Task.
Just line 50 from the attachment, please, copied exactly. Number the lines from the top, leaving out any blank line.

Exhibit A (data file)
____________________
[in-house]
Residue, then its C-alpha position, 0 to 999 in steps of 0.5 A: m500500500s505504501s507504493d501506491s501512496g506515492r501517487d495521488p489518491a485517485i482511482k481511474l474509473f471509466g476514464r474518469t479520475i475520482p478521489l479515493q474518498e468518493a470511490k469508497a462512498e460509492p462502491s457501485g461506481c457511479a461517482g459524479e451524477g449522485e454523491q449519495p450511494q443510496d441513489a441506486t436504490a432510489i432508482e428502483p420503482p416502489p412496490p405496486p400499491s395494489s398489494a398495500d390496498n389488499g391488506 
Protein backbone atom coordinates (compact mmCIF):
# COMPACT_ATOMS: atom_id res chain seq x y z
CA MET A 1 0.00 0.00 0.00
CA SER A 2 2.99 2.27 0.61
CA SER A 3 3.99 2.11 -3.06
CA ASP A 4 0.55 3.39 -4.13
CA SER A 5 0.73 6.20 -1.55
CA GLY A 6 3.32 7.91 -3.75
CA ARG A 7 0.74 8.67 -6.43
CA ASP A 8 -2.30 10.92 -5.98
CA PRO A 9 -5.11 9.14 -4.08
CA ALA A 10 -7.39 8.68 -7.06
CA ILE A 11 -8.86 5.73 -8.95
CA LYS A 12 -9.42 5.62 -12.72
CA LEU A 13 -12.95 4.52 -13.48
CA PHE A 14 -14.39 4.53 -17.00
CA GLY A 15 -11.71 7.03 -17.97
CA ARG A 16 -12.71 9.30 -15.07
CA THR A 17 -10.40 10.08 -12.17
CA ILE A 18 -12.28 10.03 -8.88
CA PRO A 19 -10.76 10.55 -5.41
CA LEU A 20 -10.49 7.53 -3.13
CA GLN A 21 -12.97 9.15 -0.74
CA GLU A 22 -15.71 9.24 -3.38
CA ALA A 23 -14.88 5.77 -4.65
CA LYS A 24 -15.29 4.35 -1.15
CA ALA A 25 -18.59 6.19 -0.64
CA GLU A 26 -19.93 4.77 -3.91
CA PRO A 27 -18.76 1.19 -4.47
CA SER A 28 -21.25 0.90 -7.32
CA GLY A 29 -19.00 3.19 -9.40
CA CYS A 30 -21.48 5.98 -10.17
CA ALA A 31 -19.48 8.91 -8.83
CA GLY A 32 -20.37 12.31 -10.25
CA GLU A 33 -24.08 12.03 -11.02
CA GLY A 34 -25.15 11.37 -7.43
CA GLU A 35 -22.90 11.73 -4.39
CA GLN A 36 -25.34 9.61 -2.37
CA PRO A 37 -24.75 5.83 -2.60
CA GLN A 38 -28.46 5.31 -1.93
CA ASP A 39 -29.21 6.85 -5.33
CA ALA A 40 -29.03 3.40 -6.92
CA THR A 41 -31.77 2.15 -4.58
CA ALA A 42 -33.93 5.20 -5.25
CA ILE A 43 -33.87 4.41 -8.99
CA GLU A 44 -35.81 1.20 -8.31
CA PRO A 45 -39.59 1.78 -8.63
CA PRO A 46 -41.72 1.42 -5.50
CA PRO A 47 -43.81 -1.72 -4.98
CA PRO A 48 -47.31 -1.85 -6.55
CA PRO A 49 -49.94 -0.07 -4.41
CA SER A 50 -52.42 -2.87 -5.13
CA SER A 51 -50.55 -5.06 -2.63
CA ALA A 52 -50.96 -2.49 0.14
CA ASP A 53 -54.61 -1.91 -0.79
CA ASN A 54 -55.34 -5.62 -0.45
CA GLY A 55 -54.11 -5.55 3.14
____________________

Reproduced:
CA PRO A 46 -41.72 1.42 -5.50